NPR this morning ran a story about the GPS tracking issue. The story highlighted the case of the college student who discovered an FBI GPS tracking device on his car. I originally wrote about this story here. NPR did another story, but there is no transcript, yet. Audio is here.
I have been posting a lot about this issue recently, as it seems to have caught on in the media. See here and here on the blog, for example. For more details, see here for a draft of an article I am publishing on the topic this winter.
For those who are new to the topic, here is my simplified legal analysis in a nutshell.
Prior Supreme Court cases that allowed the warrantless use of tracking devices were based on the technological limitations of the devices available to at the time. In particular, the devices could only be used to supplement and aid traditional visual surveillance, and were unable to record data on a vehicles movement without human intervention. In this respect, the devices were really only useful to aid investigations into particular suspicions of criminal conduct.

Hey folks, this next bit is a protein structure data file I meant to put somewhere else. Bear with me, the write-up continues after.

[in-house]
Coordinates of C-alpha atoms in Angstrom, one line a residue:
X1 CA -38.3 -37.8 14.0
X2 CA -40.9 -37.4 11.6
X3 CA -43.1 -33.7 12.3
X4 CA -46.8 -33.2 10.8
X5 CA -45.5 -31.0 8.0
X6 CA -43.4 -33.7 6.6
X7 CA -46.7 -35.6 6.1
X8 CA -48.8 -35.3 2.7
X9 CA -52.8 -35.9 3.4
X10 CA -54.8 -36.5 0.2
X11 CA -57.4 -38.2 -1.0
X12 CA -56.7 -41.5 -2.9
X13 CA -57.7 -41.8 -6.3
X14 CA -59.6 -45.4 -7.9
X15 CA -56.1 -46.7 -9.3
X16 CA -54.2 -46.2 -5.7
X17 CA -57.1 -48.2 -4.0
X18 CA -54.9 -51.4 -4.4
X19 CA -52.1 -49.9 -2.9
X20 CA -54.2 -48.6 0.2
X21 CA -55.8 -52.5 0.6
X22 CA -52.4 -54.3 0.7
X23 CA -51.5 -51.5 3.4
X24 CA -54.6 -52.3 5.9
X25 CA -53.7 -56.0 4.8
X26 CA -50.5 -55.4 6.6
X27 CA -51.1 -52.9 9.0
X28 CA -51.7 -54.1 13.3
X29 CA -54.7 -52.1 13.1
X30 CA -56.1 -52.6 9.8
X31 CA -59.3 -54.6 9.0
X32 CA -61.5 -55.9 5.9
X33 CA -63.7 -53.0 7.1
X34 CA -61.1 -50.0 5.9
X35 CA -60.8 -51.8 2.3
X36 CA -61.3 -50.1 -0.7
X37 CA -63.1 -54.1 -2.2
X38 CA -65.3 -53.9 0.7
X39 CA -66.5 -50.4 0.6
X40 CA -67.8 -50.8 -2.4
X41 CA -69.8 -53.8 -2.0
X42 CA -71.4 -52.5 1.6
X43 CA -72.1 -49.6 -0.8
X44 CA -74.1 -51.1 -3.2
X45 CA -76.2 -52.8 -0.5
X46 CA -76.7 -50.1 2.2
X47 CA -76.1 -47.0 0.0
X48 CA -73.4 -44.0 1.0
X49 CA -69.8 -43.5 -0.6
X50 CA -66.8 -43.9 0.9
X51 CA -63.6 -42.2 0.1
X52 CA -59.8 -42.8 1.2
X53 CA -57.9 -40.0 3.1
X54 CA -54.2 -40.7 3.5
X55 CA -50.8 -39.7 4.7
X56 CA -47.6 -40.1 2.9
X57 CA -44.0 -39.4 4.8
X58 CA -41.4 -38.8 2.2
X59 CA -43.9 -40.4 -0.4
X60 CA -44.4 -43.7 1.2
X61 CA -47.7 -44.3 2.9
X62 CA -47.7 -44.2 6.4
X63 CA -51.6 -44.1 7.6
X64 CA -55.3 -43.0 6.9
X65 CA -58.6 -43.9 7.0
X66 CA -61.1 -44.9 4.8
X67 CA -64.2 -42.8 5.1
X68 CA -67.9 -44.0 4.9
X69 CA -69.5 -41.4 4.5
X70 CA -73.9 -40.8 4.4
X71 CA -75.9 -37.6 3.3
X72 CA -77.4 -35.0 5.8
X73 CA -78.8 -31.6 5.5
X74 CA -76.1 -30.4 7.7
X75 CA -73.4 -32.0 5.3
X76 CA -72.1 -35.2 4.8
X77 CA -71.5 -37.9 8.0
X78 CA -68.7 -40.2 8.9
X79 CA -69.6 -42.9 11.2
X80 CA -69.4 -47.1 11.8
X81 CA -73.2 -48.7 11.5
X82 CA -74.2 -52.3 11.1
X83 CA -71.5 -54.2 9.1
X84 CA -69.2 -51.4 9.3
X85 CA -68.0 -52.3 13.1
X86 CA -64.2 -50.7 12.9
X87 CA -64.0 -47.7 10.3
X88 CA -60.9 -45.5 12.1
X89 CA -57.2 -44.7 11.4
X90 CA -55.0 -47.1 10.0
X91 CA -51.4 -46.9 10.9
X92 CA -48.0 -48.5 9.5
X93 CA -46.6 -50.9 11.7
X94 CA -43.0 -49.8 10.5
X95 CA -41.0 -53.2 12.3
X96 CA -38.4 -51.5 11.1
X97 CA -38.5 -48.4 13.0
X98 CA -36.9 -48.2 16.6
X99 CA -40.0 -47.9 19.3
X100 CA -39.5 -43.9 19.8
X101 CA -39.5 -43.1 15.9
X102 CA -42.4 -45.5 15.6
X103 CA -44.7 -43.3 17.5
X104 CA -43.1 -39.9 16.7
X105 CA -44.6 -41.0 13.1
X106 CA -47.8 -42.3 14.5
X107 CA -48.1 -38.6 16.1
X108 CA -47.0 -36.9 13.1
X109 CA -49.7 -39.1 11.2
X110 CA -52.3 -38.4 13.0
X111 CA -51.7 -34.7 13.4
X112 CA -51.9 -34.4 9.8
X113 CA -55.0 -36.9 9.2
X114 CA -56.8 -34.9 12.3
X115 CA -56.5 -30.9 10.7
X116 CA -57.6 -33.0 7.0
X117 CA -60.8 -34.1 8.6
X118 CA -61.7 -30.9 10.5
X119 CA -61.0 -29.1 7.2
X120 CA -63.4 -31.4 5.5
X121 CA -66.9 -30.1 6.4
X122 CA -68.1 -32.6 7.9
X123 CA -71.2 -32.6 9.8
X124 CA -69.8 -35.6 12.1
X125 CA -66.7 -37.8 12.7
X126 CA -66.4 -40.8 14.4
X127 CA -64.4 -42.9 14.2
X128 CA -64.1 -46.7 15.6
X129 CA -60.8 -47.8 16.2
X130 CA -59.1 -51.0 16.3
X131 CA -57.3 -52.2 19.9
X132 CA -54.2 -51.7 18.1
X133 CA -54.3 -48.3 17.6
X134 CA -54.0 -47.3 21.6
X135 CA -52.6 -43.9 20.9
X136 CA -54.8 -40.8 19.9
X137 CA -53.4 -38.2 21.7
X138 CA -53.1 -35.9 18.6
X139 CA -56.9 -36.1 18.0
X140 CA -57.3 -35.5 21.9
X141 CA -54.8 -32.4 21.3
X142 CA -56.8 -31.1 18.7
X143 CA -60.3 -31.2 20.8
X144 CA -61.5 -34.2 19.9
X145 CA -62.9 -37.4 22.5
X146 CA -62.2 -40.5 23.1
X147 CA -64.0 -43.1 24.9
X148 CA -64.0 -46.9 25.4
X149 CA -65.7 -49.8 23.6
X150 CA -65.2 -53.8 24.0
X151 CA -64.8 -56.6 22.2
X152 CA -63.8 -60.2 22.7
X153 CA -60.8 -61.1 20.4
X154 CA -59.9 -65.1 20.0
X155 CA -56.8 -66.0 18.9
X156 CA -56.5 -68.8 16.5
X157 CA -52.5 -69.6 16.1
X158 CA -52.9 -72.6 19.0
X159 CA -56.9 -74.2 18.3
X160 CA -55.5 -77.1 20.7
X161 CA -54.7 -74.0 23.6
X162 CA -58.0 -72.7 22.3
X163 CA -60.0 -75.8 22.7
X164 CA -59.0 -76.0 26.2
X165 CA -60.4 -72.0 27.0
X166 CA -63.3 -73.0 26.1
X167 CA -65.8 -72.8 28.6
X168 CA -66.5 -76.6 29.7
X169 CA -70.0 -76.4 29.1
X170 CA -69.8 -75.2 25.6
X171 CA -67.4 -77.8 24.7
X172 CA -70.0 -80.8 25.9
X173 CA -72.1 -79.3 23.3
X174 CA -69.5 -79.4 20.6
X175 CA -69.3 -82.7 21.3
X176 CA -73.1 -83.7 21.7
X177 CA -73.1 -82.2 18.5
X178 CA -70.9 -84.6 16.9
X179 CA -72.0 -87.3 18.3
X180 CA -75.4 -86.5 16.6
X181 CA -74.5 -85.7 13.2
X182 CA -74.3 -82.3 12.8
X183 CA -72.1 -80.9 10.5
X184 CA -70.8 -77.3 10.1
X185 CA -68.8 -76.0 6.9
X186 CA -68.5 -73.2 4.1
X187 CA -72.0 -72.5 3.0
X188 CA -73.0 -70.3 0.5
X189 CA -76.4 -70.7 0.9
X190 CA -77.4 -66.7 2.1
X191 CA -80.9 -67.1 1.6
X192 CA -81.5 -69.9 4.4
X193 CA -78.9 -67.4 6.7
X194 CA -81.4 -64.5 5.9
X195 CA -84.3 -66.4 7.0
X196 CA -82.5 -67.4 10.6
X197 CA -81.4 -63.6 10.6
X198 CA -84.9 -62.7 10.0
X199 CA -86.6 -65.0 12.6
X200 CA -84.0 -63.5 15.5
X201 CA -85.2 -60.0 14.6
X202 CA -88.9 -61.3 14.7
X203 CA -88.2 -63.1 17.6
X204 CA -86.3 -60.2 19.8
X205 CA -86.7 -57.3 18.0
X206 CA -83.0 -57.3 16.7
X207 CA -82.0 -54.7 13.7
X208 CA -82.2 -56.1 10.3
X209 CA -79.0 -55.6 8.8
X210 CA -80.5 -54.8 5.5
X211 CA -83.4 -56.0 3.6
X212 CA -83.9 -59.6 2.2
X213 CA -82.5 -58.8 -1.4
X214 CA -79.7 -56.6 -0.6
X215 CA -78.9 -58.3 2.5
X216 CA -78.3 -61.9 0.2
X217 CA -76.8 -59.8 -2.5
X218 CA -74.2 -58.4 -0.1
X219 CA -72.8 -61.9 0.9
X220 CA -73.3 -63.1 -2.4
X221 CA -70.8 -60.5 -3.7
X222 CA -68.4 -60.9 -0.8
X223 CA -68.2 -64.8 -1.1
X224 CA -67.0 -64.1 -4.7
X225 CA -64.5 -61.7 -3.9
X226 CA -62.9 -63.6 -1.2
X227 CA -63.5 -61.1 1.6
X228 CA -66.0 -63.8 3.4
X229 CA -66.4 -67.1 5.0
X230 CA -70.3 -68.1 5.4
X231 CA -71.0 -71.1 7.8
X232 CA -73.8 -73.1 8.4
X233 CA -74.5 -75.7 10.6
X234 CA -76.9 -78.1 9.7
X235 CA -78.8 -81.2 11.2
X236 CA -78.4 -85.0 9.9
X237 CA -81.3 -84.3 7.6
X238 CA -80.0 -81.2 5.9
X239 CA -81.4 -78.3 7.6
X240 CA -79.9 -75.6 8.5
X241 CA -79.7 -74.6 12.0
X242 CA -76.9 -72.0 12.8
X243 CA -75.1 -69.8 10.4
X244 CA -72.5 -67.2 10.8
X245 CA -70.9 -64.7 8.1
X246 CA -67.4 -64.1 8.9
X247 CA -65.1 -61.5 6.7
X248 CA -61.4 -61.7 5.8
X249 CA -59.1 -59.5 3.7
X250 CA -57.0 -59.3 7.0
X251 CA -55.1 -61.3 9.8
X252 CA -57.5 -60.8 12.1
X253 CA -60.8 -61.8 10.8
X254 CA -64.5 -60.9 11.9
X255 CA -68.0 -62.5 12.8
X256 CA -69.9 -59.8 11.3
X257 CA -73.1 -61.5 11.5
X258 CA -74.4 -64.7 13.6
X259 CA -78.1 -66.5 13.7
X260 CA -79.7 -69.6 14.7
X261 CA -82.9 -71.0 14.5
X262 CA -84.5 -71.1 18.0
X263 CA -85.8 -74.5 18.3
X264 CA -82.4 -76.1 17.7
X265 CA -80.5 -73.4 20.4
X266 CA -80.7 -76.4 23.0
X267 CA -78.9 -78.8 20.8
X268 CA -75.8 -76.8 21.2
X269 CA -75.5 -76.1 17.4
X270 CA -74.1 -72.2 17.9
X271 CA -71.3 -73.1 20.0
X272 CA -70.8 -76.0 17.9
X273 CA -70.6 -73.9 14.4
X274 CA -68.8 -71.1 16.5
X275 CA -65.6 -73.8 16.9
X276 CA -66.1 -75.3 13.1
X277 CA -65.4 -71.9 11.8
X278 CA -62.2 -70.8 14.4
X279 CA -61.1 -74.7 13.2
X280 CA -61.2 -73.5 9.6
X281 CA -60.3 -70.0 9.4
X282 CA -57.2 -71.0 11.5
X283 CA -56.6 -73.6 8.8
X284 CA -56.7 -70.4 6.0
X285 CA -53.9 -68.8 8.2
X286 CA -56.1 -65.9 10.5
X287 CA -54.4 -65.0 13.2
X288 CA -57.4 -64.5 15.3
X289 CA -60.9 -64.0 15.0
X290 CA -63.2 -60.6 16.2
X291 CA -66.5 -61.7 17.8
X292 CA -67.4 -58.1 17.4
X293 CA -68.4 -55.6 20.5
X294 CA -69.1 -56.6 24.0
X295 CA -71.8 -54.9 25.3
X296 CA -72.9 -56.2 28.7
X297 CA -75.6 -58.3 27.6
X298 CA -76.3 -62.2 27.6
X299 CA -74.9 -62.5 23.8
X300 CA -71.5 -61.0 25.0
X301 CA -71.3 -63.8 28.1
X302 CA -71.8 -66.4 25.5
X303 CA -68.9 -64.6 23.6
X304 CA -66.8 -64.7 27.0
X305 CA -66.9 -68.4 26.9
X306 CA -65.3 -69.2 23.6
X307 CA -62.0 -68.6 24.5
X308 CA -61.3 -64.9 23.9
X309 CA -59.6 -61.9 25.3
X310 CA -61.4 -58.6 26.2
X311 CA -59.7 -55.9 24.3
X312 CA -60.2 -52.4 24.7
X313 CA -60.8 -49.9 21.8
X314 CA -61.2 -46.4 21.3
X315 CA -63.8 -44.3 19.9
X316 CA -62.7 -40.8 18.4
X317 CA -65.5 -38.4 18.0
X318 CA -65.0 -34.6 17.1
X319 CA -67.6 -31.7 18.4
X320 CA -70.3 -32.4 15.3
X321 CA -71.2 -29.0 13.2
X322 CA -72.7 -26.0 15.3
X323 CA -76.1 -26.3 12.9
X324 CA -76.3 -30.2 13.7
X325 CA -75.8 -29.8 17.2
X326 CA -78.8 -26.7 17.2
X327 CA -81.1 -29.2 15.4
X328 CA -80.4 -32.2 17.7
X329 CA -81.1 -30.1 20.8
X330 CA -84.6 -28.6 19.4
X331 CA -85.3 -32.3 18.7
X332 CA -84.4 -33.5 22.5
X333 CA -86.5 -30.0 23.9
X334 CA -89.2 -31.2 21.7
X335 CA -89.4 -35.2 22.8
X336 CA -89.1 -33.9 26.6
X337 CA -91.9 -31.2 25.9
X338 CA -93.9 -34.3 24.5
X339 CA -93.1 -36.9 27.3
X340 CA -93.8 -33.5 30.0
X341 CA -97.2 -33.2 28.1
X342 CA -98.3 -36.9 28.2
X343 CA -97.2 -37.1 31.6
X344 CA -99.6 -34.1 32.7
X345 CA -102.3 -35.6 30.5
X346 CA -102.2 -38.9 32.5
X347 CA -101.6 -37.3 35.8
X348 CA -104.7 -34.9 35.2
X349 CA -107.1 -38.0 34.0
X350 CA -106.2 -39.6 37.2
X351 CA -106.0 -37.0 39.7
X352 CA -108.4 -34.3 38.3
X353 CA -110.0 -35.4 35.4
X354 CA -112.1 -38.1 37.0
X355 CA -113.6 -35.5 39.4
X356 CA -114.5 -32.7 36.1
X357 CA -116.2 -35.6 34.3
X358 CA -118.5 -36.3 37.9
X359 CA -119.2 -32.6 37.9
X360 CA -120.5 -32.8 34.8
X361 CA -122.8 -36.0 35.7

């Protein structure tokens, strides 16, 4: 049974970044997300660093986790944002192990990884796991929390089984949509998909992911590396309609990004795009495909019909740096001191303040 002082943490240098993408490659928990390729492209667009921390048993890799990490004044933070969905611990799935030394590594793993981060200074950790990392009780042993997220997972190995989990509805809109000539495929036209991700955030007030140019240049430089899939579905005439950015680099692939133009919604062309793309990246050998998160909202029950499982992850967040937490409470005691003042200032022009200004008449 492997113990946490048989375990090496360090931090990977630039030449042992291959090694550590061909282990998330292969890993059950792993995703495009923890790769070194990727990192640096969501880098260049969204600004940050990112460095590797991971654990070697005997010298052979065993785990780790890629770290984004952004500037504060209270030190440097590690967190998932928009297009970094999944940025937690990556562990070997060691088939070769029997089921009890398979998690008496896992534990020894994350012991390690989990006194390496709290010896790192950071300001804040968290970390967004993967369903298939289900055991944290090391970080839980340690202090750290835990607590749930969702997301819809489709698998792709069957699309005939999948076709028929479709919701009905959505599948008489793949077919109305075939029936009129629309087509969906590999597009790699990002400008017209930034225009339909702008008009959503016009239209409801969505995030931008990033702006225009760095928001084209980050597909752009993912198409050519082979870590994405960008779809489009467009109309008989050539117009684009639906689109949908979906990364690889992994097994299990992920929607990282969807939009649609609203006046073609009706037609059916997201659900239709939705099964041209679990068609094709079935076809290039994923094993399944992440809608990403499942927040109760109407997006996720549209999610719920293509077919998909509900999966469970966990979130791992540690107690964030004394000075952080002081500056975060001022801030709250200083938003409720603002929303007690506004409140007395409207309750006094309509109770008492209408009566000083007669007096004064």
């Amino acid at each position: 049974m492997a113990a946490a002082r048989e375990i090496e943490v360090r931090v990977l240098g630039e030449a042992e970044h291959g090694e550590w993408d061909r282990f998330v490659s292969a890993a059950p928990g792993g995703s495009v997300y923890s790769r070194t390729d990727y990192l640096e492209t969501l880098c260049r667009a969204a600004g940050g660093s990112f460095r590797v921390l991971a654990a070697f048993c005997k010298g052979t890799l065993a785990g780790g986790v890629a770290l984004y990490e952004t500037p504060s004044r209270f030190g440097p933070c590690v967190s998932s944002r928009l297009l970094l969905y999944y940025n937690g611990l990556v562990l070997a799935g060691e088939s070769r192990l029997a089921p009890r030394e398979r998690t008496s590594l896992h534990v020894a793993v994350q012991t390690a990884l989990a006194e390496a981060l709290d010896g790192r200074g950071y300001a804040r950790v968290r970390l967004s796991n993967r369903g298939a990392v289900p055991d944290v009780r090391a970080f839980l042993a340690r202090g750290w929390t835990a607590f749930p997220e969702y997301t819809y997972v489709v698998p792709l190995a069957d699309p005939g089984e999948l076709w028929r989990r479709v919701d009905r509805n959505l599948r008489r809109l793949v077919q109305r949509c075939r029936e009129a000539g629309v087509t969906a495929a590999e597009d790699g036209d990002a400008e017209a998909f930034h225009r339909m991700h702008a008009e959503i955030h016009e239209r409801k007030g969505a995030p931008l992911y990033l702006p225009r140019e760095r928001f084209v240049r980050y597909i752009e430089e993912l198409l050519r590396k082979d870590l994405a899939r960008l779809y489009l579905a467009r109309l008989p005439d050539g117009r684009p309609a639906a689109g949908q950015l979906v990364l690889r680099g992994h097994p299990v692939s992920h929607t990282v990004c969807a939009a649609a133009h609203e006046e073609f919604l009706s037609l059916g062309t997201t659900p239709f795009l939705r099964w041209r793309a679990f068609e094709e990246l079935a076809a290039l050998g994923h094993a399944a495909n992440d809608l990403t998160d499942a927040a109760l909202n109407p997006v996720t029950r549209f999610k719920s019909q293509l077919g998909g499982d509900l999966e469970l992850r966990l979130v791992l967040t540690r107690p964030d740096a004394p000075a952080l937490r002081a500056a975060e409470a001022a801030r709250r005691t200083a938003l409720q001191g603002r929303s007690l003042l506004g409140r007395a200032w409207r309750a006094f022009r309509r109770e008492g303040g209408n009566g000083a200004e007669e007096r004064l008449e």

However, GPS devices permit law enforcement to conduct surveillance beyond a targeted investigation into a certain crime. In particular, the devices could permit law enforcement to undertake surveillance of a particular individual over an extended period of time in the hope of piecing together evidence of illegal conduct that was not suspected prior to the surveillance.
The protections provided by the Fourth Amendment, as the Supreme Court has often recognized, must change to meet new technology. Especially where the cases involve sustained and long-term surveillance of a targeted individual unrelated to any particular criminal action, no reasonable person would expect to be the target of such a massive police surveillance operation. Accordingly, because the use of these devices infringes on a legitimate expectation of privacy, the use of these devices constitutes a search which, absent the present of another exception, requires a warrant.